Deforestation accounts for nearly 20% of global greenhouse gas emissions and is also strongly linked to development issues, as healthy forests are vital in the fight against poverty. Forest and landscape restoration initiatives offer significant benefits for climate change adaptation and mitigation, and are also an efficient means of generating income for local communities, improving rural livelihoods and preserving cultural traditions. They provide solutions to balancing conflicting land use interests in forest areas and can reconcile environmental concerns with economic development.
To highlight this, IUCN teamed up with UNESCO and Fairventures
Worldwide to organise a session at the European Development Days on 3-4
June in Brussels entitled “Nature-based Solutions for Climate Change
Mitigation: From Deforestation to Forest Restoration”. In the session,
moderated by the Director of IUCN’s European Regional Office Luc Bas,
speakers presented best practices in forest restoration and highlighted
the benefits of nature-based solutions for sustainable development.
Wolfgang Baum, manager of Fairventures’ 1mTrees programme,
which aims to establish an economically and environmentally sustainable
land use practice on the island of Borneo, noted that governments
generally have little interest in conservation for conservation’s sake,
and that the economic value of forest restoration projects must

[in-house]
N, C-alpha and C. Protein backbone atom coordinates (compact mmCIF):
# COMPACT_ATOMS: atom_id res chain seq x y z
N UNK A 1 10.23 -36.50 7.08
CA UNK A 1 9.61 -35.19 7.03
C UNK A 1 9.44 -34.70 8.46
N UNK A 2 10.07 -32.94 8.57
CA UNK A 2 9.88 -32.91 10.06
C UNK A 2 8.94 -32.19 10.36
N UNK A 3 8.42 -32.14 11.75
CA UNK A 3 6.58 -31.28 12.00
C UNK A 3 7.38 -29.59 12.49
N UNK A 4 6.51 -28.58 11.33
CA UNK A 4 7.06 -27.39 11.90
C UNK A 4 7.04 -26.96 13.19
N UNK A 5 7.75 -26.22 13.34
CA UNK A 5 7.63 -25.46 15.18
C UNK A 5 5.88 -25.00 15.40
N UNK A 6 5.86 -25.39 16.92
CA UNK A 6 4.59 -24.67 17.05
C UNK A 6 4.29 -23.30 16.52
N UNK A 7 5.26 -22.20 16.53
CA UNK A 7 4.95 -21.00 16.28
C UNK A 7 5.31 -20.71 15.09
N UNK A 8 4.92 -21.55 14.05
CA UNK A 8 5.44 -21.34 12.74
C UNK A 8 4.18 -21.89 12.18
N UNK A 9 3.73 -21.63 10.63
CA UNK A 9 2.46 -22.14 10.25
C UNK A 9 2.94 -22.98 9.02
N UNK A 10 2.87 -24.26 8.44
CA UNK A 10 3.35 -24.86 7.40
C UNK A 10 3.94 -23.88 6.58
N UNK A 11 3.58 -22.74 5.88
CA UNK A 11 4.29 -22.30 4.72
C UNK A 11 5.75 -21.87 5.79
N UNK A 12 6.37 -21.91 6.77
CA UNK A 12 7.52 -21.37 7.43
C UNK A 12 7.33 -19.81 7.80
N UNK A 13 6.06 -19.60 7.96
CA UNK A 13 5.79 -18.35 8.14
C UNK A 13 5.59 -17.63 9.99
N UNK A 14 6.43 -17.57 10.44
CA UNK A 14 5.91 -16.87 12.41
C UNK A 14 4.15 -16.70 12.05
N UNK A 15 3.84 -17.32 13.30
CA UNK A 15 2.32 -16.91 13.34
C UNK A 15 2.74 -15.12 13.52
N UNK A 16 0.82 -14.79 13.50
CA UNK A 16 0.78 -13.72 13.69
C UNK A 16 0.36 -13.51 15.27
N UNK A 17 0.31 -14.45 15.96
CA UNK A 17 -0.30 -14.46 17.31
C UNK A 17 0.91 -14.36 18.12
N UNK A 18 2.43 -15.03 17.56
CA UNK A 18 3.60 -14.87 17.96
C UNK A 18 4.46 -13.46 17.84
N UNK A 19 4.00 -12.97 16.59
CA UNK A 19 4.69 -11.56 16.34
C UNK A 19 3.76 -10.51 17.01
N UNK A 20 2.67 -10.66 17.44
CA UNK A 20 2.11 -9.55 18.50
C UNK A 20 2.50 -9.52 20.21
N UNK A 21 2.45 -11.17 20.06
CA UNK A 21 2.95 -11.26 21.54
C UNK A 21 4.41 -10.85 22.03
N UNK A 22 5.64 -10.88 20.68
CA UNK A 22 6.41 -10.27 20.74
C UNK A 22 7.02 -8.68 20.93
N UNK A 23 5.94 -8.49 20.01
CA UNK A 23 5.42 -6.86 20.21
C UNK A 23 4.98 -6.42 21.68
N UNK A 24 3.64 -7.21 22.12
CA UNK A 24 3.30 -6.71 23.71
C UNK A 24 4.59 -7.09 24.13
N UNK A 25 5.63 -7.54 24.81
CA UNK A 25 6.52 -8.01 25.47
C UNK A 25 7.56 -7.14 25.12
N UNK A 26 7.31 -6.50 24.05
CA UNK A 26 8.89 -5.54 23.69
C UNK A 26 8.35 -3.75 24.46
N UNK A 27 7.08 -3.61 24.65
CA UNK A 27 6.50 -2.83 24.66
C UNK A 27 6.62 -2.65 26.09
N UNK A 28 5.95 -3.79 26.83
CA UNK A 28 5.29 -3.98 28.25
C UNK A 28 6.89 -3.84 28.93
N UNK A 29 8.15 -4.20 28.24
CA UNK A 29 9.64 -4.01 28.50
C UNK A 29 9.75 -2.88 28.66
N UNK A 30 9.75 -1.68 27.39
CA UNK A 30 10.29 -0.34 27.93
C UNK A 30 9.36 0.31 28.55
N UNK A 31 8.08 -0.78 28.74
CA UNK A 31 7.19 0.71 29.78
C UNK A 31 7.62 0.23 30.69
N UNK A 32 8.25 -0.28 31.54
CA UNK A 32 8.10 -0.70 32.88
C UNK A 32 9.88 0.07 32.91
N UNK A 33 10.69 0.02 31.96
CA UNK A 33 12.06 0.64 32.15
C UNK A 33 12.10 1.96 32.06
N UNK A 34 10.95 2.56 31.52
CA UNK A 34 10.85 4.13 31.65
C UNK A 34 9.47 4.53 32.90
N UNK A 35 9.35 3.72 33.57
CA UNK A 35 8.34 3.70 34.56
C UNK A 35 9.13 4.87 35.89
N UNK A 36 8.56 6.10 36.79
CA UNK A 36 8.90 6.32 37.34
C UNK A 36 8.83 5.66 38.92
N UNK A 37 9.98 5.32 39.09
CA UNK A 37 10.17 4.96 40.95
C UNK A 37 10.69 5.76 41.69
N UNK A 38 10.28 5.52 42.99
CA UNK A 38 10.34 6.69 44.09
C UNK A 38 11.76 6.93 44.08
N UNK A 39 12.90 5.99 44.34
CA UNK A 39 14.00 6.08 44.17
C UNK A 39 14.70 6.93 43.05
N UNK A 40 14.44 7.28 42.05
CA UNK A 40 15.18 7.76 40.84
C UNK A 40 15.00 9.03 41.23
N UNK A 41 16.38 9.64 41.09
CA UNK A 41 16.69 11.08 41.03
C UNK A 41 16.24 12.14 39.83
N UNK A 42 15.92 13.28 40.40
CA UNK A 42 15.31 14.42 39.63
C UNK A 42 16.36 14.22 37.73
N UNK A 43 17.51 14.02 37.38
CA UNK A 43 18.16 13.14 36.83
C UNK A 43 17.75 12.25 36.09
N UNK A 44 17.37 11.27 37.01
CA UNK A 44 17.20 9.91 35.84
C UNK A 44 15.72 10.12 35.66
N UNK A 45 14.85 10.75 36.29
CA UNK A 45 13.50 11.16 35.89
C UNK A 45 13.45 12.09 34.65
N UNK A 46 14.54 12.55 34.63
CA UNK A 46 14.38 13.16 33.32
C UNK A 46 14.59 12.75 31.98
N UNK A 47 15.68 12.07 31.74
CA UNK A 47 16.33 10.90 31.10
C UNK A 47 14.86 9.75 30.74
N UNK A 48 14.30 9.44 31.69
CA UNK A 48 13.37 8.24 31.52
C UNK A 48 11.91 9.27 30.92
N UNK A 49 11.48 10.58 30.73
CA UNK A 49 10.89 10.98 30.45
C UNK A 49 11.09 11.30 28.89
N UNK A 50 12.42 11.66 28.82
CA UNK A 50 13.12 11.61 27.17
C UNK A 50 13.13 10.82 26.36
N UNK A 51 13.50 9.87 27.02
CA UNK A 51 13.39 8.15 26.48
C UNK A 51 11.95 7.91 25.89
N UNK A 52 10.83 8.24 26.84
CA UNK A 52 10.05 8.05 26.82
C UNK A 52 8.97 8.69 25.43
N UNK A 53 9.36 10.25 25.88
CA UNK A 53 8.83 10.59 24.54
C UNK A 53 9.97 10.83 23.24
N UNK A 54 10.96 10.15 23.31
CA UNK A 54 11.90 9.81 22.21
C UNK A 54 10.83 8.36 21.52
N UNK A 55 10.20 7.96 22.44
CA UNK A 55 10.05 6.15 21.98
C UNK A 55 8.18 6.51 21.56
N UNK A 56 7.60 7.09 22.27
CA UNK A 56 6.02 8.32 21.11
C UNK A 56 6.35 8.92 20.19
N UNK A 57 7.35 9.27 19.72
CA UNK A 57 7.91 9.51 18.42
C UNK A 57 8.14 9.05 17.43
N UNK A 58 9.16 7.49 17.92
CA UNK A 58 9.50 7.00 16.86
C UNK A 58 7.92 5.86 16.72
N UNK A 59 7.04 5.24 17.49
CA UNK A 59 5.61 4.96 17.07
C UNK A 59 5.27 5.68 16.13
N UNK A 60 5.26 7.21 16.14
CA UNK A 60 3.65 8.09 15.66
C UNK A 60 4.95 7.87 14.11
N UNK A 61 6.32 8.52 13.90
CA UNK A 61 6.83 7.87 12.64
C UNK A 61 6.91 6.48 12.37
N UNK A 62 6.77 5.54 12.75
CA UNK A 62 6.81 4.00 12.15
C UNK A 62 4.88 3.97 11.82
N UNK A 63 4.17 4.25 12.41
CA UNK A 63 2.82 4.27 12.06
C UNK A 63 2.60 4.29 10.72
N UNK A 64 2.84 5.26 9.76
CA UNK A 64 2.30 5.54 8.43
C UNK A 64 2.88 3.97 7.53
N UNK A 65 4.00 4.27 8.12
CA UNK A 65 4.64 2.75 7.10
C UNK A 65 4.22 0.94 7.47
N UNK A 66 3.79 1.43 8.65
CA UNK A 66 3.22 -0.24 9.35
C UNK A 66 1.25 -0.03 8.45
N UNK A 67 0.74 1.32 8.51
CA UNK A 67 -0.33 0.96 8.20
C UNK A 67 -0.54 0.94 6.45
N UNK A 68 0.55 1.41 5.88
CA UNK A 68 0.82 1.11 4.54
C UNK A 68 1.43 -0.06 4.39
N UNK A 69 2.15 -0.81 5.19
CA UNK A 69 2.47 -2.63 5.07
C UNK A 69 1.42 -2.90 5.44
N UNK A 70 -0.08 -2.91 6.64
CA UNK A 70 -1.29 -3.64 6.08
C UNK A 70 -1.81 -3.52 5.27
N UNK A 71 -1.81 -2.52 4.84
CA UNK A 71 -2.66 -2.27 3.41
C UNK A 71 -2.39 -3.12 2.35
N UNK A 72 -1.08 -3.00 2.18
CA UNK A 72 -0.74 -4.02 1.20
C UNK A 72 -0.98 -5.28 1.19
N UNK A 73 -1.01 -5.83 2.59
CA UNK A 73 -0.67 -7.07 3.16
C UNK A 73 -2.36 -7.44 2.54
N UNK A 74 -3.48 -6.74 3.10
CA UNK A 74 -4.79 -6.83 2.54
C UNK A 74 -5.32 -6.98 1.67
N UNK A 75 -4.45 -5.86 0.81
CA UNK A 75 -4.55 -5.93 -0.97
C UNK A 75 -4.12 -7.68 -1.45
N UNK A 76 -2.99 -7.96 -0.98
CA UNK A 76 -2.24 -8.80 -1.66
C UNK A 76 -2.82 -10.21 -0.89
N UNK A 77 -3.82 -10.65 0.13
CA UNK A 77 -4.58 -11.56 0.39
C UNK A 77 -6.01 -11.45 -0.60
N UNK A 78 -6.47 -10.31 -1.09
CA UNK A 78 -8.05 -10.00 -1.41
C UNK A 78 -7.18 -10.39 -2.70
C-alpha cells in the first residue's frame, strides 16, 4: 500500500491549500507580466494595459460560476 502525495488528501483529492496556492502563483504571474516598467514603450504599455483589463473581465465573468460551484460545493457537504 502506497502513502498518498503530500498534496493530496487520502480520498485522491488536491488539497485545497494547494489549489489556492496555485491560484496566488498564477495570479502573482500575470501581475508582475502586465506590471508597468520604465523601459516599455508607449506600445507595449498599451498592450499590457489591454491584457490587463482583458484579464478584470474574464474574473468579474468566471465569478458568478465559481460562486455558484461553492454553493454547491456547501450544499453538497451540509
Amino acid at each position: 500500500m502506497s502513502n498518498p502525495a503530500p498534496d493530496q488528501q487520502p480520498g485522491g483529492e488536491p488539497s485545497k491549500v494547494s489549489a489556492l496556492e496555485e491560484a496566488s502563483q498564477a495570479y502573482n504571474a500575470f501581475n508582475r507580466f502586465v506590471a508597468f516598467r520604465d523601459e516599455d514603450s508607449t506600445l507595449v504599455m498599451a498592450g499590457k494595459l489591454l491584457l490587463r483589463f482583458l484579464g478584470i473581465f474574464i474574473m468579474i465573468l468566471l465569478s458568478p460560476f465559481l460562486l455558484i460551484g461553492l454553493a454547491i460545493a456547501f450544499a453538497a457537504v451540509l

therefore be made apparent. 1mTrees provides farmers with a way to
secure an income by revitalising degraded land with trees and thereby
boosting the resilience of their habitat against natural disasters.
Thomas Hirsch, general manager of Pacific Ring Europe, a timber
company relying on low-density and fast-growing Albasia Falcata trees,
outlined how large agroforestry projects could be made responsible,
profitable and sustainable by engaging with local farmers and by
creating a demand for lighter wood where customers are traditionally
used to resource-heavy timber. He demonstrated ways in which the
economic model of his company was contributing to the development of
tree farms in Indonesia while helping to take pressure off the virgin
The Chief of UNESCO World Heritage Centre’s Africa Unit, Edmond
Moukala N’Gouemo, stressed the fact that cultural traditions are
inherently linked to natural habitats. With global deforestation
progressing at an unprecedented rate, he warned that we are also putting
our valuable cultural heritage at risk, reaffirming that the protection
of our ecosystems must be of the highest priority.
Cristiana Pasca Palmer, Head of Unit on climate change at the
European Commission’s DG DEVCO, provided a snapshot of actions taken by
the EU on the issue of deforestation. Moreover, she once again stressed
the inseparable link between ecosystem protection and poverty reduction
as a pillar for the EU programme for development.